51628:45 and Willie Brown and Herbie and I had dinner four years ago,
51728:48 and we started drawing out that center on the tablecloth.
51828:51 And Willie Brown said, "As sure as I'm the mayor of San Francisco,
51928:55 I'm going to build this thing
52028:57 as a legacy to the poor people of this city."
52129:01 And he got me five acres of land on San Francisco Bay
52229:05 and we got an architect and we got a general contractor
52329:09 and we got Herbie on the board,
52429:12 and our friends from HP, and our friends from Steelcase,
52529:15 and our friends from Cisco, and our friends from Wells Fargo
52629:18 and Genentech.
52729:20 And along the way, I met this real short guy
52829:24 at my slide show in the Silicon Valley.
52929:28 He came up to me afterwards,
53029:30 he said, "Man, that's a fabulous story.
53129:33 I want to help you."
53229:35 And I said, "Well, thank you very much for that.
53329:37 What do you do for a living?"
53429:39 He said, "Well, I built a company called eBay."
53529:43 I said, "Well, that's very nice.
53629:45 Thanks very much, and give me your card and sometime we'll talk."
53729:48 I didn't know eBay from that jar of water sitting on that piano,
53829:53 but I had the presence of mind to go back
53929:55 and talk to one of the techie kids at my center.
54029:58 I said, "Hey man, what is eBay?"
54130:00 He said, "Well, that's the electronic commerce network."
54230:03 I said, "Well, I met the guy who built the thing
54330:05 and he left me his card."
54430:08 So, I called him up on the phone and I said, "Mr. Skoll,
54530:11 I've come to have a much deeper appreciation of who you are
54630:15 (Laughter)
54730:20 and I'd like to become your friend."
54830:23 (Laughter)
54930:26 And Jeff and I did become friends,
55030:29 and he's organized a team of people
55130:32 and we're going to build this center.
55230:37 And I went down into the neighborhood called Bayview-Hunters Point,
55330:43 and I said, "The mayor sent me down here to work with you
55430:47 and I want to build a center with you,
55530:50 but I'm not going to build you anything if you don't want it.
55630:53 And all I've got is a box of slides."
55730:56 And so I stood up in front of 200 very angry, very disappointed people
55831:02 on a summer night, and the air conditioner had broken
55931:05 and it was 100 degrees outside,
56031:09 and I started showing these pictures.
56131:11 And after about 10 pictures they all settled down.
56231:15 And I ran the story and I said, "What do you think?"
56331:20 And in the back of the room, a woman stood up and she said,
56431:23 "In 35 years of living in this God forsaken place,
56531:26 you're the only person that's come down here and treated us with dignity.
56631:30 I'm going with you, man."
56731:33 And she turned that audience around on a pin.
56831:36 And I promised these people that I was going to build this thing,
56931:40 and we're going to build it all right.
57031:42 And I think we can get in the ground this year
57131:45 as the first replication of the center in Pittsburgh.
57231:49 But I met a guy named Quincy Jones along the way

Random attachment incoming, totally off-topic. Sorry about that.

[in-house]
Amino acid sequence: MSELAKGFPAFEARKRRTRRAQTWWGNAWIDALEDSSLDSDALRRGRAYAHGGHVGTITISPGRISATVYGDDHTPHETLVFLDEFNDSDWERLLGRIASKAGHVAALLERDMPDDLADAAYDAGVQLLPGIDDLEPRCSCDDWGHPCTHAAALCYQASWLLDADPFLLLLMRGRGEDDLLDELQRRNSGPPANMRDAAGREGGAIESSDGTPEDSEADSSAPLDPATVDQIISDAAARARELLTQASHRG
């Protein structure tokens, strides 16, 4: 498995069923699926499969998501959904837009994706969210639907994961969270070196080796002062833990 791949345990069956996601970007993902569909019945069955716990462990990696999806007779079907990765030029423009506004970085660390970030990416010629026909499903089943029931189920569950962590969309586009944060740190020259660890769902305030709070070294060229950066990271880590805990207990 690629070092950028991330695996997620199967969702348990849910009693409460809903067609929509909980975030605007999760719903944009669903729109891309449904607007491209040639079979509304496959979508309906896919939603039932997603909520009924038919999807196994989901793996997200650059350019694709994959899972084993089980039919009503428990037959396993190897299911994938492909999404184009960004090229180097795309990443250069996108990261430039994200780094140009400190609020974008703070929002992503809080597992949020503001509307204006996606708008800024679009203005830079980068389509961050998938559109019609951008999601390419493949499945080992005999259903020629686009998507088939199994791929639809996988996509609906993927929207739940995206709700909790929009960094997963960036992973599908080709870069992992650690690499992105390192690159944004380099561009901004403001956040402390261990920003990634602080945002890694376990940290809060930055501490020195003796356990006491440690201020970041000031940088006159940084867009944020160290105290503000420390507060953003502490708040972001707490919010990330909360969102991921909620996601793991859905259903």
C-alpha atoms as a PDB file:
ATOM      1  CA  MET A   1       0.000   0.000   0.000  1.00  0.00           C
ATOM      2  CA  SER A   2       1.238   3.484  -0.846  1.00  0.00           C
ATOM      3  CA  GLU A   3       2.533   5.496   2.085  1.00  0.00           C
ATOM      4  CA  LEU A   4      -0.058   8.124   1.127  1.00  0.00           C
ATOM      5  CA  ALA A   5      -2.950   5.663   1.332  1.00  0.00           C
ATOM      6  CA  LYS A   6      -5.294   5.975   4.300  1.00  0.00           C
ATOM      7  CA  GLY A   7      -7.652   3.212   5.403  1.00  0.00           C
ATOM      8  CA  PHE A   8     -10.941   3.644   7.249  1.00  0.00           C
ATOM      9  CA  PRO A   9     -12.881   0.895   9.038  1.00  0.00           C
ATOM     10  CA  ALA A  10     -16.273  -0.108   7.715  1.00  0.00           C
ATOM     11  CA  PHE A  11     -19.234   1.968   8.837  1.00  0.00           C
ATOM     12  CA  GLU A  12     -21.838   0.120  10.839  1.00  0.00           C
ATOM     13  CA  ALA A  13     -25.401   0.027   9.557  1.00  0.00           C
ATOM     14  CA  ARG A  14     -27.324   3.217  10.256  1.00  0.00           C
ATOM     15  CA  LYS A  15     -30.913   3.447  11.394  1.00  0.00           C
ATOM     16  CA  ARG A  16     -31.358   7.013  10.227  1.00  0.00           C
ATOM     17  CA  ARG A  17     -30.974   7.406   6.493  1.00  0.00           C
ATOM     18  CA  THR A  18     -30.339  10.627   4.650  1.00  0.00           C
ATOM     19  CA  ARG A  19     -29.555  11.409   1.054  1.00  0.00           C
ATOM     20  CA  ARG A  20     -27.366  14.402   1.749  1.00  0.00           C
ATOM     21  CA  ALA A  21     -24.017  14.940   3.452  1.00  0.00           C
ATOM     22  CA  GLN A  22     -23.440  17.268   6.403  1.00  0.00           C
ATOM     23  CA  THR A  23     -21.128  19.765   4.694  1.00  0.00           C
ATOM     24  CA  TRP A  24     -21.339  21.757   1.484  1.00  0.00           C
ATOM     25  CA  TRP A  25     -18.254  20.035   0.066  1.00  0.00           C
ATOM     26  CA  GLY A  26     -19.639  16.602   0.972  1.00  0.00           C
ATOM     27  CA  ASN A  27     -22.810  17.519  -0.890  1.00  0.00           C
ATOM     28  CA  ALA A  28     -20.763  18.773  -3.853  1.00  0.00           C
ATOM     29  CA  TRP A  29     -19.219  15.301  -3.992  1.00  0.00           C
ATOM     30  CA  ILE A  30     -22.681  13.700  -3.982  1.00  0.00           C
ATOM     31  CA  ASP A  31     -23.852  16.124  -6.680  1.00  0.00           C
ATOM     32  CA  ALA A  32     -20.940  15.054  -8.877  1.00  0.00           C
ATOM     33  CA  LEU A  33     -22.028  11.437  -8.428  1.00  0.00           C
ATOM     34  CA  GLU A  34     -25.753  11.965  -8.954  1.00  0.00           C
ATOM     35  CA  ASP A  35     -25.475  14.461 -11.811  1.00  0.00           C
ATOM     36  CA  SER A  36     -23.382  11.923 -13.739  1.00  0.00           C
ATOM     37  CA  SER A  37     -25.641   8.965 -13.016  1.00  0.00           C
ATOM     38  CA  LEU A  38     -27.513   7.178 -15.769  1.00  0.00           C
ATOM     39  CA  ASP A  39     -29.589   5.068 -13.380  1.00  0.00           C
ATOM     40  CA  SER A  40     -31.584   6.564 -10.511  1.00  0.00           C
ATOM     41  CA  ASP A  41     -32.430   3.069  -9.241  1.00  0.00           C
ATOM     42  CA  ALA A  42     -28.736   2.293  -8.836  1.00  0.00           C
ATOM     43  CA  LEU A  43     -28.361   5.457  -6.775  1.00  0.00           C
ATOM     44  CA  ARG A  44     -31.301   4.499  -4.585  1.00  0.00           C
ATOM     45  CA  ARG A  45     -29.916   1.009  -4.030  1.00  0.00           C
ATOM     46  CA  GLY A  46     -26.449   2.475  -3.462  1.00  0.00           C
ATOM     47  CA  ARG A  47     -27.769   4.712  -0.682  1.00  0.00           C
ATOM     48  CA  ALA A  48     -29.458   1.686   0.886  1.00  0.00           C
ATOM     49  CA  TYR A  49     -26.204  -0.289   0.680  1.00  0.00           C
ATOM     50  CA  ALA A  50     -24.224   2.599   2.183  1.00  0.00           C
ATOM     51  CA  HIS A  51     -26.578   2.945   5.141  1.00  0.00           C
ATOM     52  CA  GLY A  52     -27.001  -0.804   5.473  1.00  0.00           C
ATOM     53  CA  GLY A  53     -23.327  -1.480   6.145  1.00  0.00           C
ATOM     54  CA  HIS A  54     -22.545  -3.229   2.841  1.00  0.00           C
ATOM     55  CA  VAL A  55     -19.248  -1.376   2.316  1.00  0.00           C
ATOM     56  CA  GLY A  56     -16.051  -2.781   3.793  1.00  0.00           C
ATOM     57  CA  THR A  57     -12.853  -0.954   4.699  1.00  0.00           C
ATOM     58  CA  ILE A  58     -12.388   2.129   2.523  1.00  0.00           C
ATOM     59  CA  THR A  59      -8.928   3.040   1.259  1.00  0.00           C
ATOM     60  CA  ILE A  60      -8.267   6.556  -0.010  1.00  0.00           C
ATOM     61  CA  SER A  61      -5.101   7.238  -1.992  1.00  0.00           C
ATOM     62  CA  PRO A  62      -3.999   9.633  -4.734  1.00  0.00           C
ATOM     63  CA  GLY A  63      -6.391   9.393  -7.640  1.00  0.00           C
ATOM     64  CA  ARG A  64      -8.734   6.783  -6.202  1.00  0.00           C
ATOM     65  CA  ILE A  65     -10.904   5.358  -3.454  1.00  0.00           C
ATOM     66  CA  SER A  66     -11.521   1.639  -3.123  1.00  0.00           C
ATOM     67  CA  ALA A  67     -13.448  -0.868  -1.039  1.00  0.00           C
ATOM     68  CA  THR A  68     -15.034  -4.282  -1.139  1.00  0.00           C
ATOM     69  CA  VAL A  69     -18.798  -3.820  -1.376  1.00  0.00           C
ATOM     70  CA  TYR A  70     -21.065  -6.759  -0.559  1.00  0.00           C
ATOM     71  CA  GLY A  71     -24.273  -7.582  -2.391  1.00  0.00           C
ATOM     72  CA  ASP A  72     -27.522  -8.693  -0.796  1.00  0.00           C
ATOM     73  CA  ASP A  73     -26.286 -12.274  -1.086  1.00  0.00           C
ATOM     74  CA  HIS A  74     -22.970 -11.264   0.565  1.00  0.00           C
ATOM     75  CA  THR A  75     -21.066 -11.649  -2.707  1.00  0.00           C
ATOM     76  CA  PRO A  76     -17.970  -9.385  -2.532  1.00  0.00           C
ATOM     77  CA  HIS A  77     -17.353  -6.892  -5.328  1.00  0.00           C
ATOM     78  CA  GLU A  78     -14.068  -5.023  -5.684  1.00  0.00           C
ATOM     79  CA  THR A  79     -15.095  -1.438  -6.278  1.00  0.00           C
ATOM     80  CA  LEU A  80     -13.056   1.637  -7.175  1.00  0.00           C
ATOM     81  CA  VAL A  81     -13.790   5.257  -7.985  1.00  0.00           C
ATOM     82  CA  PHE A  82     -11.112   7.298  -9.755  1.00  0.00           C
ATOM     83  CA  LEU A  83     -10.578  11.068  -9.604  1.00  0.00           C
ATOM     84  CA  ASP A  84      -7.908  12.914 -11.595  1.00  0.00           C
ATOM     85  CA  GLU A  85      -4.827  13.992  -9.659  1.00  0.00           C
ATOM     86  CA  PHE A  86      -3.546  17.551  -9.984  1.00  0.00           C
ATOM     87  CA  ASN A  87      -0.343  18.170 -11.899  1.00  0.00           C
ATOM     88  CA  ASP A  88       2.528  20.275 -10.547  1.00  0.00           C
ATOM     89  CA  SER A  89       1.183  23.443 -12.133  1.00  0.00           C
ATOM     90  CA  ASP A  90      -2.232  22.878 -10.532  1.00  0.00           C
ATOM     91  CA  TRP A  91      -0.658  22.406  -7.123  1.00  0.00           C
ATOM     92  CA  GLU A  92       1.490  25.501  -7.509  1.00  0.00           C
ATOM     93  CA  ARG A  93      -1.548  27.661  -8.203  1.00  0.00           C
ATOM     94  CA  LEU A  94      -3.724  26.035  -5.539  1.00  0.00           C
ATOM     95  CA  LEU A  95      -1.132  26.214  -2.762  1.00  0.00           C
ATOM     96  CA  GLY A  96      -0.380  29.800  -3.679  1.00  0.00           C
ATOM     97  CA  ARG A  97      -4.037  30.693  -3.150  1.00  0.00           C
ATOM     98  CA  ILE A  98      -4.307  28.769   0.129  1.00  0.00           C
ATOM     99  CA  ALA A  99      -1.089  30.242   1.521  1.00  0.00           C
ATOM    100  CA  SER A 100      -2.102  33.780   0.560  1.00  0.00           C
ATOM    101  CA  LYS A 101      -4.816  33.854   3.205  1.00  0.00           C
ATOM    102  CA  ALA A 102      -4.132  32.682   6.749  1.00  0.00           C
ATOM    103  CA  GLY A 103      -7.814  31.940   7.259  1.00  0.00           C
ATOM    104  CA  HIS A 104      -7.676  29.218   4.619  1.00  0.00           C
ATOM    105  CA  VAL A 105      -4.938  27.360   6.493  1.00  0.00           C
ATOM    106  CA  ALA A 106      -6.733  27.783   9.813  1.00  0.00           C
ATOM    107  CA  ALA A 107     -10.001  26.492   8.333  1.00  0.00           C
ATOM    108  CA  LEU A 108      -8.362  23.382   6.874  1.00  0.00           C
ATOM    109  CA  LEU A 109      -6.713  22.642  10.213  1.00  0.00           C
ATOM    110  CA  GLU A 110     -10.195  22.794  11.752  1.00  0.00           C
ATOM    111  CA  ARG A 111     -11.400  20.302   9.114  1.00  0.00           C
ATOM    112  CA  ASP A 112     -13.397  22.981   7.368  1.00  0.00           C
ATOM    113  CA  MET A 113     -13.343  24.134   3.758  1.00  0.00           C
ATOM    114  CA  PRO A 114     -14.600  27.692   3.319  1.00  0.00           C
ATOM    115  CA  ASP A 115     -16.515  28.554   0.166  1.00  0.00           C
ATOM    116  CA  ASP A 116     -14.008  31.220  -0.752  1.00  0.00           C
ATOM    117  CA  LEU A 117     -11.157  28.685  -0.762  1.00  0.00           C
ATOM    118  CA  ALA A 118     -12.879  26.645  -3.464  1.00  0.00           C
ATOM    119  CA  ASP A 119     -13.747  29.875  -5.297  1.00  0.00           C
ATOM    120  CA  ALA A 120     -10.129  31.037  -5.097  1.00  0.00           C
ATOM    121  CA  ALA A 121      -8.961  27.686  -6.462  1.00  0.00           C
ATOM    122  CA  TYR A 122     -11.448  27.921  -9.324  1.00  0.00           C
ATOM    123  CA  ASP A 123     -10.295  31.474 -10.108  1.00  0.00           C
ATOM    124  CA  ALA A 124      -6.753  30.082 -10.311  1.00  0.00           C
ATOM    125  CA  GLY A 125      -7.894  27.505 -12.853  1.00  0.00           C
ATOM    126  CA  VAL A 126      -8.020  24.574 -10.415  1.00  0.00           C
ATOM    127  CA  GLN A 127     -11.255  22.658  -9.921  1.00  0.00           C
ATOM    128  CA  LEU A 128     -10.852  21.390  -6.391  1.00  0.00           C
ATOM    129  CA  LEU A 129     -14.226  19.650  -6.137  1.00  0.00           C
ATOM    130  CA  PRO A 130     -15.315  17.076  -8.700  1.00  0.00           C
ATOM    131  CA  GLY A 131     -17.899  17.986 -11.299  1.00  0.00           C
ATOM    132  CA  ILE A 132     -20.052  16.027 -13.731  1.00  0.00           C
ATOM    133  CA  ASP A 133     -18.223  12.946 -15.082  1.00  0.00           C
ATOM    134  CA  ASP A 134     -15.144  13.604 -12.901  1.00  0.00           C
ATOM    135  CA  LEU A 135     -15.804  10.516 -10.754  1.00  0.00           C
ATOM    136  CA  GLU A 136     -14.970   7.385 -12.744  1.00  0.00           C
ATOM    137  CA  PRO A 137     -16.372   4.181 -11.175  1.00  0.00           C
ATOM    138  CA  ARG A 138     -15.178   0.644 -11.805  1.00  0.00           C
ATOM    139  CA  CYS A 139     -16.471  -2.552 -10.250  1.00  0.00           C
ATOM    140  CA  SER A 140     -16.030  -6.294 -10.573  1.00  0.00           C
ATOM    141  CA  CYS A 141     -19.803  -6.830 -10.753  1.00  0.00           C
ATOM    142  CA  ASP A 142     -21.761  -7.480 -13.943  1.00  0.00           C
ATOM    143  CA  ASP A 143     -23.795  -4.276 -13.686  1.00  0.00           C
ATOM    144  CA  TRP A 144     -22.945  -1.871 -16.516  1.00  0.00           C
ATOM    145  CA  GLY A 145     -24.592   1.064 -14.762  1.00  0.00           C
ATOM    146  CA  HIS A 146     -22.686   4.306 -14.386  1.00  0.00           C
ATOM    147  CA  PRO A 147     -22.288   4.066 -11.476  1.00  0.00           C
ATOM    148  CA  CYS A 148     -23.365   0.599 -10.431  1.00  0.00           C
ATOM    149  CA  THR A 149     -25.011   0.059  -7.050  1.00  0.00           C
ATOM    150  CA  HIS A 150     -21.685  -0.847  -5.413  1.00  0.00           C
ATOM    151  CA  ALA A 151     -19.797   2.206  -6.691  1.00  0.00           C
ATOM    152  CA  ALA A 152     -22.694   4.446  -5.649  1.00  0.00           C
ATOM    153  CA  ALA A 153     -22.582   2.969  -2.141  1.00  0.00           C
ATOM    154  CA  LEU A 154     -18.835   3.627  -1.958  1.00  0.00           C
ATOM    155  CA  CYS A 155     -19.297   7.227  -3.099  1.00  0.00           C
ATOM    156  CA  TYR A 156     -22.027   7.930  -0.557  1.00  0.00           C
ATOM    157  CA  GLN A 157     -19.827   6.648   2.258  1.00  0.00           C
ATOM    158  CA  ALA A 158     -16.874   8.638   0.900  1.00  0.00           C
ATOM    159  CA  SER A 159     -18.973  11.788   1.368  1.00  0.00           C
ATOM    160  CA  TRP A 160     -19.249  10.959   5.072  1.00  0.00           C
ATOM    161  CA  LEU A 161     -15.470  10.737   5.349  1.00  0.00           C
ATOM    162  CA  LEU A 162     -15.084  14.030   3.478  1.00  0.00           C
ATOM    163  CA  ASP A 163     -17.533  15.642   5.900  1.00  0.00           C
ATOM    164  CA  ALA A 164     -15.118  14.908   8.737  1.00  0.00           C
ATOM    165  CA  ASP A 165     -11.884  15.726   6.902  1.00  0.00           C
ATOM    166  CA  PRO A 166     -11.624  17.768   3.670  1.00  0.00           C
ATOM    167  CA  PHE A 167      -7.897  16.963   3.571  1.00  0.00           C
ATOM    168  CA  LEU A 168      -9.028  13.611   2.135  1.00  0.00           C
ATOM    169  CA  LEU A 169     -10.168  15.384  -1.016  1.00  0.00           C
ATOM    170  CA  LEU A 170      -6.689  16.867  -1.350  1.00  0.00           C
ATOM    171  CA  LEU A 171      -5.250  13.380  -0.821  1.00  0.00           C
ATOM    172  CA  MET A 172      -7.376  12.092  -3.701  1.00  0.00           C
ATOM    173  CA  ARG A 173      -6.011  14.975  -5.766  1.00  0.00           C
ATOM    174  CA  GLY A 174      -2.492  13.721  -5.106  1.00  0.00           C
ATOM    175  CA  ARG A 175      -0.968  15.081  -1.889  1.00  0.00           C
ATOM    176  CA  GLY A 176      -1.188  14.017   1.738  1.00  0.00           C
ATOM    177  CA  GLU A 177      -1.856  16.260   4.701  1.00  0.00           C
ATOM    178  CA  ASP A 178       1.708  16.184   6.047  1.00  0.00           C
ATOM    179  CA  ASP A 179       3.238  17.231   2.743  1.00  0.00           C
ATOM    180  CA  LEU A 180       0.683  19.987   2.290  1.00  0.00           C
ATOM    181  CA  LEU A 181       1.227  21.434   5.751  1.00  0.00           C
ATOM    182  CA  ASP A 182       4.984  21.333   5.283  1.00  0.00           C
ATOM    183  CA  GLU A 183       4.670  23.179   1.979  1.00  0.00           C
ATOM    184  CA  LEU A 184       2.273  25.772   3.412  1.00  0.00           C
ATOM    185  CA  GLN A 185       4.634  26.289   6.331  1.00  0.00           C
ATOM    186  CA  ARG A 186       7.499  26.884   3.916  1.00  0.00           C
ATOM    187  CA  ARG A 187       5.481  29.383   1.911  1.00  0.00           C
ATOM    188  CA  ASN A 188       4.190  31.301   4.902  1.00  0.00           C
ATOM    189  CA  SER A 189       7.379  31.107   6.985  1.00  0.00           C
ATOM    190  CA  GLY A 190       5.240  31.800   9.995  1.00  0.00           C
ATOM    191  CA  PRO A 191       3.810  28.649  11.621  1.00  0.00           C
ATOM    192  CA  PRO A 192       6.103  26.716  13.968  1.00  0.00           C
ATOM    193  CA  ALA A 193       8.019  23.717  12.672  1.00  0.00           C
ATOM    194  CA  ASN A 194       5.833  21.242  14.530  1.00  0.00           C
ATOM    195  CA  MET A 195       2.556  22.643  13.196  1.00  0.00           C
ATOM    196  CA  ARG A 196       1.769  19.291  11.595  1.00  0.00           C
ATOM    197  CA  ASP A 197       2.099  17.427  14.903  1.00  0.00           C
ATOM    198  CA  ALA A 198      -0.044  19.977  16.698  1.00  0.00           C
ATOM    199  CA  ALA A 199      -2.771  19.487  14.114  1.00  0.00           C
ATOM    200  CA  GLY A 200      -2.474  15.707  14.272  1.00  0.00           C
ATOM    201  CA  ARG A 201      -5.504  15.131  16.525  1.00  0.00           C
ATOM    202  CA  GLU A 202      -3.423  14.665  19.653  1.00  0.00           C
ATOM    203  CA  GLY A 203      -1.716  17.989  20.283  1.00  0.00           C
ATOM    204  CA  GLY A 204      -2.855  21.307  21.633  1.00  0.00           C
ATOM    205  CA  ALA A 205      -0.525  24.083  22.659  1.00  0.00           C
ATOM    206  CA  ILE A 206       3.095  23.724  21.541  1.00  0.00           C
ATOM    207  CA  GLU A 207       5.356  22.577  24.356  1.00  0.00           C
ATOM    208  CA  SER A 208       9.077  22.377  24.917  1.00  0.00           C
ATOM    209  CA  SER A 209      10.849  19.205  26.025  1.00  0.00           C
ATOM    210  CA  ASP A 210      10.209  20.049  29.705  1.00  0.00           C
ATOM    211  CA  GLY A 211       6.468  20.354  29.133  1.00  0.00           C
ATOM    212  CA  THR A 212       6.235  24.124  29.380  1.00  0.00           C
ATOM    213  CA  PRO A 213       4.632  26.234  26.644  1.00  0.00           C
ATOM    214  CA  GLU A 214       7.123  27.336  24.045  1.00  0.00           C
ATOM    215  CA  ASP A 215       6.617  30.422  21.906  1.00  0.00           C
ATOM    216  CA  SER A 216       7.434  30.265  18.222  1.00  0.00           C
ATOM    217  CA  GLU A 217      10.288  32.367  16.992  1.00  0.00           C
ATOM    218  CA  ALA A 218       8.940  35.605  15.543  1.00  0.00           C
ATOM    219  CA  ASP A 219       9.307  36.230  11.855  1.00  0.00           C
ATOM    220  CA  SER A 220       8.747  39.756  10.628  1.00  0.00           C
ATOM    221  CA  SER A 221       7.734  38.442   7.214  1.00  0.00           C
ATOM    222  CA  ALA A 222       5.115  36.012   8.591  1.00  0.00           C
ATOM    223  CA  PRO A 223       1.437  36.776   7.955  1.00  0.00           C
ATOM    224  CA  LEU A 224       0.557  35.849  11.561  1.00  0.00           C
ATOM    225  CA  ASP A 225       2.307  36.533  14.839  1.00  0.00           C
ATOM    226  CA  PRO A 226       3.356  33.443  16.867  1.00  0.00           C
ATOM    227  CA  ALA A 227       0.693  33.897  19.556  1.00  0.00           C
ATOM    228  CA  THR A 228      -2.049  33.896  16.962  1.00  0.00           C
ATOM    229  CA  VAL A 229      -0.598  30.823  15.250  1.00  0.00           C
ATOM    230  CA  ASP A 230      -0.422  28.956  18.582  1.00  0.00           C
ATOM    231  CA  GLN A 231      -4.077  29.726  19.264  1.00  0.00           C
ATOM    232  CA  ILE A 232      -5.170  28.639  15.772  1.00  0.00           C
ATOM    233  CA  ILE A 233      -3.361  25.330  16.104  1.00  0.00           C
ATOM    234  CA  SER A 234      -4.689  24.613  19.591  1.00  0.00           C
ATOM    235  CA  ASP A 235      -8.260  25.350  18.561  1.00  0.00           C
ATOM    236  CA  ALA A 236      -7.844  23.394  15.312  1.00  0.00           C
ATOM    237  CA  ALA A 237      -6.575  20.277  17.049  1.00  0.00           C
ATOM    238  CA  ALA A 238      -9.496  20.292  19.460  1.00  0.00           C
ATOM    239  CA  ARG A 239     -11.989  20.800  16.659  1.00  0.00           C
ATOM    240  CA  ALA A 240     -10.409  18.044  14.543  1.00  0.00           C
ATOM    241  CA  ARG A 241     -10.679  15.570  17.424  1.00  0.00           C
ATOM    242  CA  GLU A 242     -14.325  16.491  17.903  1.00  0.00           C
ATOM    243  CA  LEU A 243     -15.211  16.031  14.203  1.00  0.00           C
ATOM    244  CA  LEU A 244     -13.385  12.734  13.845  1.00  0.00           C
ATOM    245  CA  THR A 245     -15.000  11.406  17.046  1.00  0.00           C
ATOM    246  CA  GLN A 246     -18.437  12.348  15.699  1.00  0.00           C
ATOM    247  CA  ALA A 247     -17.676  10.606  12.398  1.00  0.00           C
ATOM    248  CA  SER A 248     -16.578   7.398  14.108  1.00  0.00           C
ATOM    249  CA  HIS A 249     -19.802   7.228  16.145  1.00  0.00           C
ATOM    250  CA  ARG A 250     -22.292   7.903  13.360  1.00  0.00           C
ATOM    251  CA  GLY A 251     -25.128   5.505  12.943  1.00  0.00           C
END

57331:55 and I showed him the box of slides.
57431:59 And Quincy said, "I want to help you, man.
57532:02 Let's do one in L.A."
57632:06 And so he's assembled a group of people.
57732:09 And I've fallen in love with him,
57832:11 as I have with Herbie and with his music.
57932:15 And Quincy said, "Where did the idea for centers like this come from?"
58032:21 And I said, "It came from your music, man.
58132:24 Because Mr. Ross used to bring in your albums
58232:27 when I was 16 years old in the pottery class,
58332:30 when the world was all dark,
58432:33 and your music got me to the sunlight."
58532:37 And I said, "If I can follow that music,
58632:39 I'll get out into the sunlight and I'll be OK.
58732:43 And if that's not true, how did I get here?"
58832:48 I want you all to know
58932:52 that I think the world is a place that's worth living.
59032:56 I believe in you.
59133:00 I believe in your hopes and your dreams,
59233:04 I believe in your intelligence
59333:07 and I believe in your enthusiasm.
59433:09 And I'm tired of living like this,
59533:12 going into town after town with people standing around on corners
59633:17 with holes where eyes used to be, their spirits damaged.
59733:24 We won't make it as a country unless we can turn this thing around.
59833:28 In Pennsylvania it costs 60,000 dollars to keep people in jail,
59933:34 most of whom look like me.
60033:36 It's 40,000 dollars to build the University of Pittsburgh Medical School.
60133:40 It's 20,000 dollars cheaper to build a medical school than to keep people in jail.
60233:44 Do the math -- it will never work.
60333:49 I am banking on you
60433:51 and I'm banking on guys like Herbie and Quincy and Hackett and Richard
60534:00 and very decent people who still believe in something.
60634:06 And I want to do this in my lifetime, in every city and in every town.
60734:15 And I don't think I'm crazy.
60834:17 I think we can get home on this thing
60934:19 and I think we can build these all over the country
61034:22 for less money than we're spending on prisons.
61134:26 And I believe we can turn this whole story around
61234:29 to one of celebration and one of hope.
61334:33 In my business it's very difficult work.
61434:36 You're always fighting upstream like a salmon --
61534:39 never enough money, too much need --
61634:42 and so there is a tendency
61734:44 to have an occupational depression that accompanies my work.
61834:48 And so I've figured out, over time, the solution to the depression:
61934:54 you make a friend in every town and you'll never be lonely.
62035:00 And my hope is that I've made a few here tonight.
62135:05 And thanks for listening to what I had to say.
62235:08 (Applause)